KLPR has bottomed out and is waiting for recovery as developers clear their inventories, says expert
By FARA AISYAH / Pic By RAZAK GHAZALI
THE Kuala Lumpur Property Index (KLPR) stands near a nine-year low as investors shy away from the sector due to the increasing number of overhang units and the financial impact on developers as a result.
The index closed at 770.70 points yesterday, the lowest since June 10, 2010, where it closed at 768.71 points.
In this year alone, KLPR has declined 12%, while the FTSE Bursa Malaysia KLCI (FBM KLCI) fell 7.4%.
Affin Hwang Investment Bank Bhd senior associate director Loong Chee Wei said KLPR has bottomed out and is waiting for recovery as developers clear their inventories.
“The lack of interest for the index at this point of time is due to concerns on the overhang number despite some recovery in terms of earnings for the property companies.
“The FBM KLCI also needs to show better performance, so that investors will look at the laggard indexes and the KLPR will gain more interests,” he told The Malaysian Reserve.
He added that developers are also holding back most of their launches and focusing more on clearing their inventories and affordable housing.
Loong said developers currently have healthy gearing ratios, but the main concern is on the cashflow.
“Some of them have cashflow problems as they are not able to sell their properties. They have been reducing inventories, but it will take some time,” he said.
Yesterday, KLPR was down 0.2%, or 1.51 points, as 25 shares fell, while another 26 component shares rose.
Sime Darby Property Bhd contributed the most to the index decline, decreasing 1.86%. Amverton Bhd had the largest drop, falling 7.14%.
TA Global Bhd provided the biggest boost to the index as it advanced 4.44%, while Talam Transform Bhd had the biggest gain by rising 16.7%.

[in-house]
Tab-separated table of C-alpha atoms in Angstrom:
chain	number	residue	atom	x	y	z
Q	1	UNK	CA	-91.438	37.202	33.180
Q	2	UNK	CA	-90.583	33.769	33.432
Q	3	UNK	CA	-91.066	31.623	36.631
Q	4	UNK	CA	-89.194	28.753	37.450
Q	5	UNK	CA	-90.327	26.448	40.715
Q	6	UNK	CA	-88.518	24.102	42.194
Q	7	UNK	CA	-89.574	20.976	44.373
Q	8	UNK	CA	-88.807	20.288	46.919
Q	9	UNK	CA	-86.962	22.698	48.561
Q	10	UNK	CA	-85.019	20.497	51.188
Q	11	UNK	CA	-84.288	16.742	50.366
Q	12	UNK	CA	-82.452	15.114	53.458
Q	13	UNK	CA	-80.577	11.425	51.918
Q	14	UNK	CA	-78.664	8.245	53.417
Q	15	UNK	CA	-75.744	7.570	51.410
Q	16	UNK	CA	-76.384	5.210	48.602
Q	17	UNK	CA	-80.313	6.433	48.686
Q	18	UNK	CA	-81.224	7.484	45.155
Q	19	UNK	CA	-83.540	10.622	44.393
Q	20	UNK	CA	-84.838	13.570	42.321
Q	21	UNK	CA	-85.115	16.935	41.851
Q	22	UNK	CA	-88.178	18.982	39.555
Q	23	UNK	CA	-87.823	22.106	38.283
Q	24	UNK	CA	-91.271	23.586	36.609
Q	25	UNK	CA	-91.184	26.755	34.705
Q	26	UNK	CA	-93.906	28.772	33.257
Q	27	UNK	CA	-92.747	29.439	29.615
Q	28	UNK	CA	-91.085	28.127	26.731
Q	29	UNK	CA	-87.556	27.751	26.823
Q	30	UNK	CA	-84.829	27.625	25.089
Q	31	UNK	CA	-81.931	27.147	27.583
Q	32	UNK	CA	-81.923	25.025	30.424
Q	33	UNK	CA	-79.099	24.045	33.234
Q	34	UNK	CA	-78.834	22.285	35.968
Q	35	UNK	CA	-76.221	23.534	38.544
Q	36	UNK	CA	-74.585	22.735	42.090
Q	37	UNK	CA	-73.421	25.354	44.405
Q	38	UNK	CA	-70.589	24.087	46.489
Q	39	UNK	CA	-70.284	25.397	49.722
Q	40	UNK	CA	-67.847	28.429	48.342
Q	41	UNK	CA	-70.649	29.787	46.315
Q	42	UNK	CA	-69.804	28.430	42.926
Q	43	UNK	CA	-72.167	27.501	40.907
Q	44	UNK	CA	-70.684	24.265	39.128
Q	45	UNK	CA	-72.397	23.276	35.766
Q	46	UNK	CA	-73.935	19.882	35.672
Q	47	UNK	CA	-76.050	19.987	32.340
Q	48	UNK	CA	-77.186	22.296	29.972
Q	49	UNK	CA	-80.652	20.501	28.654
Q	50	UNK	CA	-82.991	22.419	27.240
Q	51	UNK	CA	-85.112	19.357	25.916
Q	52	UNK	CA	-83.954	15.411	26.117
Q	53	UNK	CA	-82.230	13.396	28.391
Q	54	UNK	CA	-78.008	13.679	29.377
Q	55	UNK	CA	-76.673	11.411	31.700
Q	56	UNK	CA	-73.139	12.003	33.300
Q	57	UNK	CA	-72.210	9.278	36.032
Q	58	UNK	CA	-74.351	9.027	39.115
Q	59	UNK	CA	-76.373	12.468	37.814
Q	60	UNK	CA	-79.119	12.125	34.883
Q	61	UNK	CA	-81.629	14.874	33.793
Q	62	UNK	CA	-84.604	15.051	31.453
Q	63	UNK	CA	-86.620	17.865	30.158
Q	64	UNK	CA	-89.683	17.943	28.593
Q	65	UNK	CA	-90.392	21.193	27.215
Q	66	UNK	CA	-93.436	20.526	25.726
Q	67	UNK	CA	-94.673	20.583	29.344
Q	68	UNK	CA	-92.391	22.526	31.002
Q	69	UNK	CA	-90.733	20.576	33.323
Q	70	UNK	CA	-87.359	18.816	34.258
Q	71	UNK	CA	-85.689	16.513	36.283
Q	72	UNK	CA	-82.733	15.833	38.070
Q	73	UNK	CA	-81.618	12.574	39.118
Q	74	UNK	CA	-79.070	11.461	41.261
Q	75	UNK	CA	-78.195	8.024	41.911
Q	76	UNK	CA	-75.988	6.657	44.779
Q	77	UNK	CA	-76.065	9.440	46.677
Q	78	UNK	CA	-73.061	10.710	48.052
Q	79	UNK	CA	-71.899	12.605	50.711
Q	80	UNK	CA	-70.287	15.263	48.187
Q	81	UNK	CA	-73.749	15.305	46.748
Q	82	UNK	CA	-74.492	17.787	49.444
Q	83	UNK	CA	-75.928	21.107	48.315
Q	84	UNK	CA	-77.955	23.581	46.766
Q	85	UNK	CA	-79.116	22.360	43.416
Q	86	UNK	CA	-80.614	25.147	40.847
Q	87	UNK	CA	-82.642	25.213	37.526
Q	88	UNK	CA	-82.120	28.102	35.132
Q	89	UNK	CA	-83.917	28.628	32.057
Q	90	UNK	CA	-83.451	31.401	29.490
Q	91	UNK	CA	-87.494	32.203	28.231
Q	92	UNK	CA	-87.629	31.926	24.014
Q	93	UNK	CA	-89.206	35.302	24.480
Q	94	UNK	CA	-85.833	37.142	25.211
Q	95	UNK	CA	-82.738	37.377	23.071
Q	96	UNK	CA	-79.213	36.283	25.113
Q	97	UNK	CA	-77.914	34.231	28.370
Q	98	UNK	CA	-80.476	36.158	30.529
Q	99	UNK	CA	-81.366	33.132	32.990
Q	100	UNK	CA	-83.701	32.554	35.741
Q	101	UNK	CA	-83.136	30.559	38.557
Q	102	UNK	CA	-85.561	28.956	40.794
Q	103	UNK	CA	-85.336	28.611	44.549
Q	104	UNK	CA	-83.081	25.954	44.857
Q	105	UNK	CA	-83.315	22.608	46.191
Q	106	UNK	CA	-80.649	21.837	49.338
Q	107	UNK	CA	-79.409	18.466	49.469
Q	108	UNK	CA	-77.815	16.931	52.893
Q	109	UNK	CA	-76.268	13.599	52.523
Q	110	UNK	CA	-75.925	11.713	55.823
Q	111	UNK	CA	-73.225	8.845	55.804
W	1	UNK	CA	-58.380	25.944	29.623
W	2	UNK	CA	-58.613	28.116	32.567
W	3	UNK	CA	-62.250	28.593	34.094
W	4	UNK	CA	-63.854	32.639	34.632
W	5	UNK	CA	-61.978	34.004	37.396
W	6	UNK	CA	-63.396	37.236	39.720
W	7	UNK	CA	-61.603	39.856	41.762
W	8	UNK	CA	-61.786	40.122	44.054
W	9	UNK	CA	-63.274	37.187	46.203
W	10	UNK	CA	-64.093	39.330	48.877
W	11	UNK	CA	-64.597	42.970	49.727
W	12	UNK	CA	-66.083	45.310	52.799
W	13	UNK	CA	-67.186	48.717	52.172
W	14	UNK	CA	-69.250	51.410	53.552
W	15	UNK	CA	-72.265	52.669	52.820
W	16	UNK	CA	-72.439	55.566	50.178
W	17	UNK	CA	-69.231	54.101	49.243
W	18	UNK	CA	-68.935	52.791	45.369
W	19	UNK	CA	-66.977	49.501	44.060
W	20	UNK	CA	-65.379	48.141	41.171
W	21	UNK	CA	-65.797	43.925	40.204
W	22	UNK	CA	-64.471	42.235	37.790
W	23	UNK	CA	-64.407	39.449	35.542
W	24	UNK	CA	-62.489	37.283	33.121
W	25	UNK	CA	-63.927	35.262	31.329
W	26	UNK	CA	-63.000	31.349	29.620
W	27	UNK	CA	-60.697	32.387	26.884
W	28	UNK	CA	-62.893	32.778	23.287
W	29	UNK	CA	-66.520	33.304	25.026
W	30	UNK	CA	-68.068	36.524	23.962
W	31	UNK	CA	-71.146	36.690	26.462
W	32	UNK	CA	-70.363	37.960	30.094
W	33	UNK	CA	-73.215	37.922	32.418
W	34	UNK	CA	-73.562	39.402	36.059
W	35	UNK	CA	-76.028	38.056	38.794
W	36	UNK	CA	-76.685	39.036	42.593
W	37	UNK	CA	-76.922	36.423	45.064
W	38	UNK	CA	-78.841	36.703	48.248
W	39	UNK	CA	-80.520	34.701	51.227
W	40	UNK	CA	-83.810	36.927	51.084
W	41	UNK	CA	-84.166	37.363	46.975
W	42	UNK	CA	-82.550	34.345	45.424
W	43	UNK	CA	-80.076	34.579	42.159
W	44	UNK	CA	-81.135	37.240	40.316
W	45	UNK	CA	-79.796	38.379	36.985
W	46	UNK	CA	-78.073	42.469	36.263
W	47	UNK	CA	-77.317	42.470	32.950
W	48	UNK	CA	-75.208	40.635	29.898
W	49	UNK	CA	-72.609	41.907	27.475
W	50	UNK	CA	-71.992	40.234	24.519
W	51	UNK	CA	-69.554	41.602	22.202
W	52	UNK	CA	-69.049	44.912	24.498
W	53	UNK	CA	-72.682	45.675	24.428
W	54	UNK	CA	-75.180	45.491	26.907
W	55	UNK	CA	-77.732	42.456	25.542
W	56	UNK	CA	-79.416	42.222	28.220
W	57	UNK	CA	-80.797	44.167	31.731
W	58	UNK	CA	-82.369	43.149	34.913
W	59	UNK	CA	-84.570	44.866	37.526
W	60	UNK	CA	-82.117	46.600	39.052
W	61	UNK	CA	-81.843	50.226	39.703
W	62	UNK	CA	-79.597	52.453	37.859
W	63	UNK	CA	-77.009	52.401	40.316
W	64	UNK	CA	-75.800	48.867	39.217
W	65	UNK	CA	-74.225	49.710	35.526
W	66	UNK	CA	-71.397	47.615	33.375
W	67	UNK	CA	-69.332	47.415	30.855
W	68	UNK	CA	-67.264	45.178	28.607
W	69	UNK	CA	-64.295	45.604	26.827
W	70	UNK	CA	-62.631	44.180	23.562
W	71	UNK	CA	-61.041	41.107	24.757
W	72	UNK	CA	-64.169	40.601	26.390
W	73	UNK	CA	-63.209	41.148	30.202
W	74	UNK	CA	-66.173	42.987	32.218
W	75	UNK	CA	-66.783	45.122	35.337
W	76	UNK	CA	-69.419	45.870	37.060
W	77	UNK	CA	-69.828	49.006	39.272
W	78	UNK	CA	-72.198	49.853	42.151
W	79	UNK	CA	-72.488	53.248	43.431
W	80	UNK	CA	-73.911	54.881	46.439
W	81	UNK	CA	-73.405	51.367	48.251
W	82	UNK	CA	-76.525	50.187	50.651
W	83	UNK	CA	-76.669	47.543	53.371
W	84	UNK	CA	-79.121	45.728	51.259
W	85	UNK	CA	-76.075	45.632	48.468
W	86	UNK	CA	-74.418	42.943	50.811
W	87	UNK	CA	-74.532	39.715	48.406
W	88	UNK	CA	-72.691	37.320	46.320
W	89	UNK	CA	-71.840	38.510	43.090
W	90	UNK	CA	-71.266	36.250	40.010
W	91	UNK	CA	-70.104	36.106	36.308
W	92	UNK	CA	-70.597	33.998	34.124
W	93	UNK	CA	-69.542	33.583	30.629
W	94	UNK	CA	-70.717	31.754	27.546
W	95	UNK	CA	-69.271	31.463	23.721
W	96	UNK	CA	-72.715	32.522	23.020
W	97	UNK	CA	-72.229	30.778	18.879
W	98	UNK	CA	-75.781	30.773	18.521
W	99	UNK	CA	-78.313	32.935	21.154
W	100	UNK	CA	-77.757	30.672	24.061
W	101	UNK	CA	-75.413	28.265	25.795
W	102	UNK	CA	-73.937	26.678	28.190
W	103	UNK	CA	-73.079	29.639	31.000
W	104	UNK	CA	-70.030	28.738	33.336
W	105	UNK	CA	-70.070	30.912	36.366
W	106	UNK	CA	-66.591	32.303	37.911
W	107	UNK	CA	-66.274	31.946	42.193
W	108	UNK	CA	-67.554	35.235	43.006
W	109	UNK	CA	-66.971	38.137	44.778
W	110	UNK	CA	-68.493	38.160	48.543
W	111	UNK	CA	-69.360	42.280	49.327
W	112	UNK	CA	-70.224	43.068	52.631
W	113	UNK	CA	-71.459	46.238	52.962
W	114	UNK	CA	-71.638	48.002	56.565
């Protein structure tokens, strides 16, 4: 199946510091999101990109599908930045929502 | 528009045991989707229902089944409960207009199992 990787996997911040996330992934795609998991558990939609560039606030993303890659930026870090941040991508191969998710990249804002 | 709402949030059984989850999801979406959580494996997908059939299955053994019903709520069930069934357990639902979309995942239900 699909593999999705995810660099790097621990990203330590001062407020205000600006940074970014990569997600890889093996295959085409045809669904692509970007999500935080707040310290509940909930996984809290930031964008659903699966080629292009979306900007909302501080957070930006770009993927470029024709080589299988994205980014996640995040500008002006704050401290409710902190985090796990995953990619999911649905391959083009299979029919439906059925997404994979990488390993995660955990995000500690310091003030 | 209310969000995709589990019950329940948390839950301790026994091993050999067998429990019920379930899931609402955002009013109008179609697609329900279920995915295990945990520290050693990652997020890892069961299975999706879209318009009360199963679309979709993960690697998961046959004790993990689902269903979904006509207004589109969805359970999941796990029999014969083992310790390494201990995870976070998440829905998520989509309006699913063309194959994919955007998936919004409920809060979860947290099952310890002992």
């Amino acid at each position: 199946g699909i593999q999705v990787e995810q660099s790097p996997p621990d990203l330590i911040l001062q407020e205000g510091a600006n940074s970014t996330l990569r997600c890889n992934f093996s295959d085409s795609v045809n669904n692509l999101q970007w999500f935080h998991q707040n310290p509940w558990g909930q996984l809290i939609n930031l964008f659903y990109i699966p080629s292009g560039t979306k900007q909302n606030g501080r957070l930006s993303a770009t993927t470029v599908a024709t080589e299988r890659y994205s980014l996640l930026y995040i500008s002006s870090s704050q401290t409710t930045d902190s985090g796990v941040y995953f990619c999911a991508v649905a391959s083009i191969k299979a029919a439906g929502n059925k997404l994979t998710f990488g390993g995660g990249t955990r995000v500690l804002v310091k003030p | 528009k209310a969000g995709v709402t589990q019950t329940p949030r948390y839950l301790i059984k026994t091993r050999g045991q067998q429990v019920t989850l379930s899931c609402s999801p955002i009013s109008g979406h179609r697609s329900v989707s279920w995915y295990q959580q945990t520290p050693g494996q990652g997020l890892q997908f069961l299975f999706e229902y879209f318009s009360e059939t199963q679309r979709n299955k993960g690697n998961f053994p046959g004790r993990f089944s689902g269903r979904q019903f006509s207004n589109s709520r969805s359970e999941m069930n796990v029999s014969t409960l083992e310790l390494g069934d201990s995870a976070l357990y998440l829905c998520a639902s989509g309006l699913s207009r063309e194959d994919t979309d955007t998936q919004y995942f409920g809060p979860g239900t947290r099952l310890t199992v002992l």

Rakuten Trade Sdn Bhd research VP Vincent Lau concurred that the worst is over for the property sector, but it is too early to tell whether the index will go back to the level it was before.
“Investors are still applying the wait and- see approach for the property sector as it has been in doldrums for quite some time.
“The Budget 2020 announcement of lowering the threshold for foreign buyers to RM600,000 will help the index bounce back from the low,” he said.
He added that the government’s incentives in promoting affordable housing will also benefit companies in focusing on the particular segment.
Last week, Finance Minister Lim Guan Eng said the government will lower the threshold on high-rise property prices in urban areas for foreign ownership from RM1 million to RM600,000 in 2020, to reduce supply overhang of condominiums and apartments amounting to RM8.3 billion in the second quarter of 2019 (2Q19).
National Property Information Centre’s first six months of 2019 report showed that overhang in residential units rose by 1.5%, shops added 13.9%, small office and home offices increased 24.3% and serviced apartments jumped 59.9%.
Figures for the January through June 2019 period showed that total value of all unsold properties in the country rose to a staggering RM41.72 billion.
The total unsold properties in the 2Q18 was RM35.75 billion, as residential and serviced apartments were the largest contributors to the glut, accounting for RM19.76 billion and RM14.57 billion in total value respectively.